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Blog Review: May 5

Persistent programming; sophisticated ransomware; networking security.

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Arm’s William Wang considers how to increase the performance and programmability of persistent applications through using battery to protect the on-chip volatile cache hierarchy.

Cadence’s Paul McLellan finds that ransomware is getting more sophisticated, and more difficult to eradicate and defend against, with potentially life-threatening consequences.

Synopsys’ Jonathan Knudsen digs into 5G and how software security and networking intersect, particularly when using third-party code.

Siemens EDA’s Lee Harrison argues that one thing essential to enabling Level 5 autonomous driving is the ability to communicate securely with a vehicle over-the-air.

Ansys’ Tyler Ferris and Theresa Duncan examine how a trace reinforcement workflow can be used to model and test PCBs for specific stressors and use-environments to determine failure risks before physical prototyping.

In a blog for SEMI, Prof. Sang Won Yoon of the State University of New York at Binghamton examines how to implement a smart manufacturing solution in the PCB assembly for yield and throughput improvement.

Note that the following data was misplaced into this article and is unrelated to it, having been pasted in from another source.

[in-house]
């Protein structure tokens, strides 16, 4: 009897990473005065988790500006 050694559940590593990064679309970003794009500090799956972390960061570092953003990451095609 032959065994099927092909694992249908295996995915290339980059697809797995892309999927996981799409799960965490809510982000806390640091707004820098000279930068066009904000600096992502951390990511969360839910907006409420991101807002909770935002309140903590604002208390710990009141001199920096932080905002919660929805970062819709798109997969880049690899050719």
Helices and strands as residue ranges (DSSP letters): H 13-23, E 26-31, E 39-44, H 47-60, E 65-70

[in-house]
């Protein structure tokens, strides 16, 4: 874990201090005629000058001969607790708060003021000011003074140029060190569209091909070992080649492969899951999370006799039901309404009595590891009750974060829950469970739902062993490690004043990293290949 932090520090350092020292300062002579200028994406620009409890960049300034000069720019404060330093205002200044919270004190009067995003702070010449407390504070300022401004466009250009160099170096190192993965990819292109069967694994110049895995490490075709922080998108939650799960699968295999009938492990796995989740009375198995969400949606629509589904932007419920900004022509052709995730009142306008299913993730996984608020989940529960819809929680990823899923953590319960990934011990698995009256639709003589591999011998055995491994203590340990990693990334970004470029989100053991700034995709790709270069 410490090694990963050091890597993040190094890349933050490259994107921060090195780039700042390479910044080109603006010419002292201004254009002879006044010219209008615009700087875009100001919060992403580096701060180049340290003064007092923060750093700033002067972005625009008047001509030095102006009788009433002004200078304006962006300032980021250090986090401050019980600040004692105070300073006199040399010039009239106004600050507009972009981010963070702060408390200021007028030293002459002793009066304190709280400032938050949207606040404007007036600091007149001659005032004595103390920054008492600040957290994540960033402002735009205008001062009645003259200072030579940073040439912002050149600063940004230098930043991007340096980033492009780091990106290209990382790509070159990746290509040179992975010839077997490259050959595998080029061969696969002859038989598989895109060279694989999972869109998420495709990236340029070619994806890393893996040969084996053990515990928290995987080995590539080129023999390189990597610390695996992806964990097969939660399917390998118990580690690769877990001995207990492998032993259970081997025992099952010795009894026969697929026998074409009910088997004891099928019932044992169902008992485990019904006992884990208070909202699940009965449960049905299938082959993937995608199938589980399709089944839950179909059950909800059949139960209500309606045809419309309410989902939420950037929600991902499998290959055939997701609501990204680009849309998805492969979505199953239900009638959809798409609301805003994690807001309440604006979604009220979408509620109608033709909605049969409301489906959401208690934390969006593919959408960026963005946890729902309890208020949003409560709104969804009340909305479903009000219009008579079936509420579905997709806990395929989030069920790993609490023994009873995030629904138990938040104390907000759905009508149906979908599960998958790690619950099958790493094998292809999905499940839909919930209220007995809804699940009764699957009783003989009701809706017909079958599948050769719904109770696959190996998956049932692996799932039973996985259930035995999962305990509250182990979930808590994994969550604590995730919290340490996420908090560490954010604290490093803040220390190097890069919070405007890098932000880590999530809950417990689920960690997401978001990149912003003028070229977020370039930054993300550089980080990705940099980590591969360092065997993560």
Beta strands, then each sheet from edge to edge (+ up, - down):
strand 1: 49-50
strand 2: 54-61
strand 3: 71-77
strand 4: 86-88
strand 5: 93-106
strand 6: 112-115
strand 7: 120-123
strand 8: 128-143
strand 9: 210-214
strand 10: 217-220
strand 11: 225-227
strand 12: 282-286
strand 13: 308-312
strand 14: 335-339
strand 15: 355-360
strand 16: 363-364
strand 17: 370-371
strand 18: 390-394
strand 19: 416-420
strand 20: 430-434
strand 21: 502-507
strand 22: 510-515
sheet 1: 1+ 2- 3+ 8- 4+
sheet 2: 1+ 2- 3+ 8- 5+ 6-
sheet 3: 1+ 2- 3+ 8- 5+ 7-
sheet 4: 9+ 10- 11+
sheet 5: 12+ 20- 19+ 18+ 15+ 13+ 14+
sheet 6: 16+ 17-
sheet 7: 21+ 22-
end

A Brewer Science writer explains wafer-level packaging and how it can bring down cost while allowing higher levels of integration.

Memory blogger Ron Neale chats with Carlos Paz de Araujo of the University of Colorado in Colorado Springs and Symetrix about the challenges ferroelectric RAM has faced and the opportunities at the most advanced process lithographies.

Semico Research’s Rich Wawrzyniak looks at how the current expansion of the AI market mirrors that of the PC and checks out the BrainChip architecture.

Applied Materials’ Sony Varghese finds that today’s DRAM makers are running up against the same dielectric scaling challenges faced by leading-edge logic makers around 20 years ago.

Agnisys’ Anupam Bakshi dives into the UVM Register Abstraction Layer and how to make sure that these registers work correctly.



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